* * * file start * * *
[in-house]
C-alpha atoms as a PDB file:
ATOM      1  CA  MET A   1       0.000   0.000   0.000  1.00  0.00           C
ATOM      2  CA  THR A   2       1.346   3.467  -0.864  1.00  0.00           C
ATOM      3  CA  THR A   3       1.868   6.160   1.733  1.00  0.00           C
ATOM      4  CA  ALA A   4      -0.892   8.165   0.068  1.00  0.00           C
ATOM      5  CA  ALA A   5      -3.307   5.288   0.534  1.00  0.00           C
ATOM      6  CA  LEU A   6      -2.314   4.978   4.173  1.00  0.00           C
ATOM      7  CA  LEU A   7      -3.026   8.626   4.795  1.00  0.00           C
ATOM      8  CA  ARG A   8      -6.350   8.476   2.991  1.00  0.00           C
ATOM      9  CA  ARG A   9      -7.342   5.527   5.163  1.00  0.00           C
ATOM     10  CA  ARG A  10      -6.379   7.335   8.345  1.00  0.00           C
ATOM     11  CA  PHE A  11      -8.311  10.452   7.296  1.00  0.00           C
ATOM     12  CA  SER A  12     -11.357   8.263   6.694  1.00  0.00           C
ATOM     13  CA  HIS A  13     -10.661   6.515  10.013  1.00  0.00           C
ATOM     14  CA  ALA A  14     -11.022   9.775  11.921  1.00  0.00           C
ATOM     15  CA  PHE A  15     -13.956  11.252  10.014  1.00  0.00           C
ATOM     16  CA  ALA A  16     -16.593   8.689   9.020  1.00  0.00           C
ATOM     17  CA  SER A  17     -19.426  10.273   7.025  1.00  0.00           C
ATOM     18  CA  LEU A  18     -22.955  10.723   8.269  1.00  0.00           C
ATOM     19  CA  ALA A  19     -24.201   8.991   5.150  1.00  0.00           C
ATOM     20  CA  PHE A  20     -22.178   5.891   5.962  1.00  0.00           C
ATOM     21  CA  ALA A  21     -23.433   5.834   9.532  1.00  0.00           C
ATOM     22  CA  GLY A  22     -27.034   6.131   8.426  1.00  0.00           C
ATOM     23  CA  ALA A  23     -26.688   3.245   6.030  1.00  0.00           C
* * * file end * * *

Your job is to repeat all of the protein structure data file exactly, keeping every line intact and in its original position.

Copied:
[in-house]
C-alpha atoms as a PDB file:
ATOM      1  CA  MET A   1       0.000   0.000   0.000  1.00  0.00           C
ATOM      2  CA  THR A   2       1.346   3.467  -0.864  1.00  0.00           C
ATOM      3  CA  THR A   3       1.868   6.160   1.733  1.00  0.00           C
ATOM      4  CA  ALA A   4      -0.892   8.165   0.068  1.00  0.00           C
ATOM      5  CA  ALA A   5      -3.307   5.288   0.534  1.00  0.00           C
ATOM      6  CA  LEU A   6      -2.314   4.978   4.173  1.00  0.00           C
ATOM      7  CA  LEU A   7      -3.026   8.626   4.795  1.00  0.00           C
ATOM      8  CA  ARG A   8      -6.350   8.476   2.991  1.00  0.00           C
ATOM      9  CA  ARG A   9      -7.342   5.527   5.163  1.00  0.00           C
ATOM     10  CA  ARG A  10      -6.379   7.335   8.345  1.00  0.00           C
ATOM     11  CA  PHE A  11      -8.311  10.452   7.296  1.00  0.00           C
ATOM     12  CA  SER A  12     -11.357   8.263   6.694  1.00  0.00           C
ATOM     13  CA  HIS A  13     -10.661   6.515  10.013  1.00  0.00           C
ATOM     14  CA  ALA A  14     -11.022   9.775  11.921  1.00  0.00           C
ATOM     15  CA  PHE A  15     -13.956  11.252  10.014  1.00  0.00           C
ATOM     16  CA  ALA A  16     -16.593   8.689   9.020  1.00  0.00           C
ATOM     17  CA  SER A  17     -19.426  10.273   7.025  1.00  0.00           C
ATOM     18  CA  LEU A  18     -22.955  10.723   8.269  1.00  0.00           C
ATOM     19  CA  ALA A  19     -24.201   8.991   5.150  1.00  0.00           C
ATOM     20  CA  PHE A  20     -22.178   5.891   5.962  1.00  0.00           C
ATOM     21  CA  ALA A  21     -23.433   5.834   9.532  1.00  0.00           C
ATOM     22  CA  GLY A  22     -27.034   6.131   8.426  1.00  0.00           C
ATOM     23  CA  ALA A  23     -26.688   3.245   6.030  1.00  0.00           C